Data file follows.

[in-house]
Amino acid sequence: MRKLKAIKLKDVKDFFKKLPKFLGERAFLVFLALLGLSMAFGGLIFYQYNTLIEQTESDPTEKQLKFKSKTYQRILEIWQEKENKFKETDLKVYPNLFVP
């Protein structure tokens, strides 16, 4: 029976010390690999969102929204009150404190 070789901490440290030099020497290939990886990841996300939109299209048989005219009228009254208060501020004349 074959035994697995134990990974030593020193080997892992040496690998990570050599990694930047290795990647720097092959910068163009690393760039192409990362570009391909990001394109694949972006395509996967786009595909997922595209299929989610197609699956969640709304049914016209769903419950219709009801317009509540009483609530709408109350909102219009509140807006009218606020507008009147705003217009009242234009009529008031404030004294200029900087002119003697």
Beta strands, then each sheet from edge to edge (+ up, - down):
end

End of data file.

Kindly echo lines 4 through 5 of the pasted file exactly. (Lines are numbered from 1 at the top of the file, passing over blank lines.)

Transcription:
Beta strands, then each sheet from edge to edge (+ up, - down):
end